Week in review: April 6 – 12

In a varied week of news, protests, primates, and possessed plants all featured in the headlines.

The top story of the week, however, involved the tragic death of two port workers in Malé, killed by faulty equipment in an accident the union suggested could have been avoided.

Beloved public health figure Dr Ahmed Razee also passed away this week after more than three decades of public service.

Meanwhile, tests run following the death of a Malé resident the week before revealed high levels of opium and benzodiazepine in the blood of the youth – released from rehab just 24 hours earlier.

Statistics from the Drug Court this week revealed that 101 individuals have completed the mandatory rehab programmes that had been prescribed since the court’s introduction in August 2012.

The case of a Russian woman accused of smuggling drugs into the country was sent to the Prosecutor General’s Office, while the passport of the doctor who signed the form allowing a convicted drug dealer to leave the country was held by the Anti-Corruption Commission (ACC).

The ACC were also occupied with investigating alleged wrongdoing in the Ramazan night market contract, with the commission telling the new city council that the deal had been terminated last year – to the bemusement of Go Media, the company currently organising this year’s event.

Police were also kept busy with the recent rush of child abuse cases, with commentators unsure as to whether the recent spate of incidents represented a rise in offending or a greater willingness to report such crimes.

One crime not reported to police this week was the apparent offence committed by a Jinn tree upon the residents of Haa Alif Thakandhoo, who took matters into their own hands, breaking into the school compound to hack down the accused.

Campaigners in neighbouring Haa Dhaalu atoll continued to gain support for their calls to bring resort development to the atoll, with the government assuring that the tourism industry’s ever-growing spoils would be equally distributed.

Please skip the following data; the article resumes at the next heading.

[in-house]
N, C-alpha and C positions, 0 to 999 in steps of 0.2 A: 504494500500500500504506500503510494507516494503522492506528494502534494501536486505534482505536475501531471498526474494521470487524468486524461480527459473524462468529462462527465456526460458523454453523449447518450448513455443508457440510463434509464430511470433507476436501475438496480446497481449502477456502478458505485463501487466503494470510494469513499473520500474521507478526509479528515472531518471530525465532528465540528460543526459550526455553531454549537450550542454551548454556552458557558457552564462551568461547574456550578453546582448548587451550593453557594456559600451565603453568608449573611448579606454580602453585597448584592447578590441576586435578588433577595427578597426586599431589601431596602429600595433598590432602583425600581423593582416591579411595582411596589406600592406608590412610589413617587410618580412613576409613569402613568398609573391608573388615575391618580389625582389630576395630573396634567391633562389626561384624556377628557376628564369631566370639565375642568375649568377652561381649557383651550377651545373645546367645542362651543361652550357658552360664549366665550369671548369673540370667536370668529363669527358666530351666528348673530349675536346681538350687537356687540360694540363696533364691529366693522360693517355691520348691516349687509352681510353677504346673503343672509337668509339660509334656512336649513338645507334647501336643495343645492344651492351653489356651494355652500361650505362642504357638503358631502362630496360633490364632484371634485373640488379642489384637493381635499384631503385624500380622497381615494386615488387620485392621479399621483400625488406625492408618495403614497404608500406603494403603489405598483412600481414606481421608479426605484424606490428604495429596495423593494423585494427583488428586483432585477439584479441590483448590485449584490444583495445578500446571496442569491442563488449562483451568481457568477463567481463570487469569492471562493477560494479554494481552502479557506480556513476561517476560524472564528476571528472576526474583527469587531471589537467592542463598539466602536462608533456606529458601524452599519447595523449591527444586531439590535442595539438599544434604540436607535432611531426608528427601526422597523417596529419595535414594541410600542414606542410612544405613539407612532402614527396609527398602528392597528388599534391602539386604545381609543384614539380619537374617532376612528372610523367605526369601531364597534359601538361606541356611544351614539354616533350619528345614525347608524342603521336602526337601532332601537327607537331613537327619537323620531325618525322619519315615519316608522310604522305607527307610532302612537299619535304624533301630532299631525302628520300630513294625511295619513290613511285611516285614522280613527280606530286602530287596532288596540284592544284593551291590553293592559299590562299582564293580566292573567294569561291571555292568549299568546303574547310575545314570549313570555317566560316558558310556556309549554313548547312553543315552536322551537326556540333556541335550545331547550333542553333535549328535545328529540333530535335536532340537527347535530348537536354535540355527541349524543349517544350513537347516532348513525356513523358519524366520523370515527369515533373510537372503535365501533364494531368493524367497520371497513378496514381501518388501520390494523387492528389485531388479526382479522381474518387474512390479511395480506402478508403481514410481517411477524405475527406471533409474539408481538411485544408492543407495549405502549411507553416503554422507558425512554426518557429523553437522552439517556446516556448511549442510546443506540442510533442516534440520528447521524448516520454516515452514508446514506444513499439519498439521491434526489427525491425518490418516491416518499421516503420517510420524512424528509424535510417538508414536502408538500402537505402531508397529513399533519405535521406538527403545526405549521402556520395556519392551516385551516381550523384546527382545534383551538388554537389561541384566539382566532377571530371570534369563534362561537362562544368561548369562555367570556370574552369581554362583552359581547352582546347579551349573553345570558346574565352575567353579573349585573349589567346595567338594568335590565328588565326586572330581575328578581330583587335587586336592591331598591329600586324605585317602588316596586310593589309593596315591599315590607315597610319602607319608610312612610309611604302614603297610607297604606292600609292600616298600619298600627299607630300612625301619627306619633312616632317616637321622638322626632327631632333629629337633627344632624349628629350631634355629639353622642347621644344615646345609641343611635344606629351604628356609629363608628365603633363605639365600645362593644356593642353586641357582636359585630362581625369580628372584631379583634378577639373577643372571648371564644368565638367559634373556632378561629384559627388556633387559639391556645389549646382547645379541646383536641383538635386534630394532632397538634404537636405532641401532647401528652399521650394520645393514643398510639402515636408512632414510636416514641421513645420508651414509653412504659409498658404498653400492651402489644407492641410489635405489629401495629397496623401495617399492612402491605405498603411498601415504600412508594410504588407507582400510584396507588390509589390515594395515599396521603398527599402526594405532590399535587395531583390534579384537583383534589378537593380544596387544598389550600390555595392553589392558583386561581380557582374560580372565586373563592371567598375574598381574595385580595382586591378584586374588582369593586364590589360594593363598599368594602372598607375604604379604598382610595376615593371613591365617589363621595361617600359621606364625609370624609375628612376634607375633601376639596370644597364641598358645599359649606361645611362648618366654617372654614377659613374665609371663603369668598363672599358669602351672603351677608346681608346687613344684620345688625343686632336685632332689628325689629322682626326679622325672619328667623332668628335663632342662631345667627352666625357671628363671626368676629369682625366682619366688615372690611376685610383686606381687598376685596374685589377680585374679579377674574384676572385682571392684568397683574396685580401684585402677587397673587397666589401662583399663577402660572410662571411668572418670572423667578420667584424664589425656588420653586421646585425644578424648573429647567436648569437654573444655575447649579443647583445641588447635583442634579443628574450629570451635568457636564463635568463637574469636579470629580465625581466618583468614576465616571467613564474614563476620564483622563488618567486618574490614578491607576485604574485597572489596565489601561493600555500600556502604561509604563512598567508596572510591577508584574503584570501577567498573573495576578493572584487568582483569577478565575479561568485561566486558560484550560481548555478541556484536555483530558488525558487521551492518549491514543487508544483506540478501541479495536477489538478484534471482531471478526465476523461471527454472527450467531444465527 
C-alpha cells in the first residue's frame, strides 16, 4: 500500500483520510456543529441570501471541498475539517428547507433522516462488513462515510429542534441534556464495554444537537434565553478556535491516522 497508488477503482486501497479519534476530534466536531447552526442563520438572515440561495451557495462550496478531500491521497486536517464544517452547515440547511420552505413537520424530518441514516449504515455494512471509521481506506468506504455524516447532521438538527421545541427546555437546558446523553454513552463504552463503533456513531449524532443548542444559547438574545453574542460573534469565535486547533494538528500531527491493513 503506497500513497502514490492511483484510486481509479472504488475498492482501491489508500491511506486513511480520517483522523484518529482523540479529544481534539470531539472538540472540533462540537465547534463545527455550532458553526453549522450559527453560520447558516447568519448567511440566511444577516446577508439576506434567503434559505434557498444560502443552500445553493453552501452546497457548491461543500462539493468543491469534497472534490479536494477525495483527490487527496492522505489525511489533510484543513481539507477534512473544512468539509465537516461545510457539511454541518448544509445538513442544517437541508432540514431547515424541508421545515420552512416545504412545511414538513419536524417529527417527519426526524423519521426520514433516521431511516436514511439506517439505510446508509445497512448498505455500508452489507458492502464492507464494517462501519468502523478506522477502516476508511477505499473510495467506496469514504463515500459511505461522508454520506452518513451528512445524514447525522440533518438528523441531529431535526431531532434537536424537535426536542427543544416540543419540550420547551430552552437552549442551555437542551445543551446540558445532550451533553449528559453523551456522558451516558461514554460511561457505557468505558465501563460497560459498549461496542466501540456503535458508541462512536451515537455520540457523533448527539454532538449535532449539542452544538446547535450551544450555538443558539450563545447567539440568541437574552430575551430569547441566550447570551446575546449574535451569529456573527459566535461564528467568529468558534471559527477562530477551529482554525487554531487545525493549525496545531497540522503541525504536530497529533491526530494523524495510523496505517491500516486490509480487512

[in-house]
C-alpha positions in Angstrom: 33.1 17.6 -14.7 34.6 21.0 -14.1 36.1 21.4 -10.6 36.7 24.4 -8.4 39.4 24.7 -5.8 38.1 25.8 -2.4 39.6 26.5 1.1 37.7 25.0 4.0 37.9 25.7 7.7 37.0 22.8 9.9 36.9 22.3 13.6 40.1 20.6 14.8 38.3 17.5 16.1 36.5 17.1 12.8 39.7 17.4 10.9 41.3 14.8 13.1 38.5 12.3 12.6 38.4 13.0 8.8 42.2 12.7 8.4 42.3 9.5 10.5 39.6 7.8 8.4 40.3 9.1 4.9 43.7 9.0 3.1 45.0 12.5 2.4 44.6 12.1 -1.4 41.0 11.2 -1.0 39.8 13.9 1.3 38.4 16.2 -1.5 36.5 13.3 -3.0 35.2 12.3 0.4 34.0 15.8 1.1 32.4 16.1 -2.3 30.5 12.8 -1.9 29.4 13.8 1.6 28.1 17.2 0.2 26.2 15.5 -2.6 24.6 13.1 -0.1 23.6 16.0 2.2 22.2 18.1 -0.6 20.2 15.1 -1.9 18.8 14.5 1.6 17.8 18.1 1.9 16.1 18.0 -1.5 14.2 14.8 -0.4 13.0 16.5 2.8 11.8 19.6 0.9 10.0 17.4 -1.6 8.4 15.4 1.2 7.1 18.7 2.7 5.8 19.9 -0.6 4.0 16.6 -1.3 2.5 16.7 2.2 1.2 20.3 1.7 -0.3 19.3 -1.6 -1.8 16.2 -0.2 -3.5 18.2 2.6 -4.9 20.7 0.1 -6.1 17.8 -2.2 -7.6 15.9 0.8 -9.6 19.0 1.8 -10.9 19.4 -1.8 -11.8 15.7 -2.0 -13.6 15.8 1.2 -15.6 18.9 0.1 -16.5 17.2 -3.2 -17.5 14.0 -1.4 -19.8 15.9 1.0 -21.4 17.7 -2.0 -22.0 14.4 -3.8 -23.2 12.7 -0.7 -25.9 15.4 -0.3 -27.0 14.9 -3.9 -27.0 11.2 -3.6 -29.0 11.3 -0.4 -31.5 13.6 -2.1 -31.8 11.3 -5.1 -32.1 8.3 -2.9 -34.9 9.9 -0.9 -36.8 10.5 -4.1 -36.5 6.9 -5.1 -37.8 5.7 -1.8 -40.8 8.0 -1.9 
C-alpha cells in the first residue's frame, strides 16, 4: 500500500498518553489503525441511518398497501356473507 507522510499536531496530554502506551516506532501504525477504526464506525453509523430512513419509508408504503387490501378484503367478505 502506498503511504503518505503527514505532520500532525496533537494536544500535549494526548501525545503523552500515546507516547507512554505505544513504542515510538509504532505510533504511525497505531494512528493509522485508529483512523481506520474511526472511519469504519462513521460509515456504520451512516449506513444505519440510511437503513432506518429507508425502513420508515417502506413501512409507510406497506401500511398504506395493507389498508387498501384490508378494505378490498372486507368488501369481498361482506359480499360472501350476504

Teachers campaigning against pay discrepancies wore black to work this week, while civil servants seeking equal pay discussed a potential strike later in the month.

The Bar Association suggested that the government had failed to adequately consult the legal profession regarding new regulations to practice, as well as calling for the suspension of Chief Justice Ali Hameed after his alleged involvement in a sex-tape scandal.

The government’s plans to raise revenue continued this week, with MIRA expecting to receive an additional MVR110 million per year through the taxation of telecoms – revenue that will be essential should the soon-to-be concluded GMR arbitration case go against the state.

The Home Ministry was chastised for its failure to adhere to the schedule of the recently-implemented Anti-Torture Act, while the Environment Ministry revealed that euthanasia may be the only option left for the slow loris confiscated by police earlier this year.

The alcohol possession trial of departing MPs Abdulla Jabir and Hamid Abdul Ghafoor was postponed when the former was unable to attend after suffering health problems while in jail.

Legal challenges to March’s elections results continued to rise, casting doubt on the identities of a number of future MPs, scheduled to be sworn in on May 28.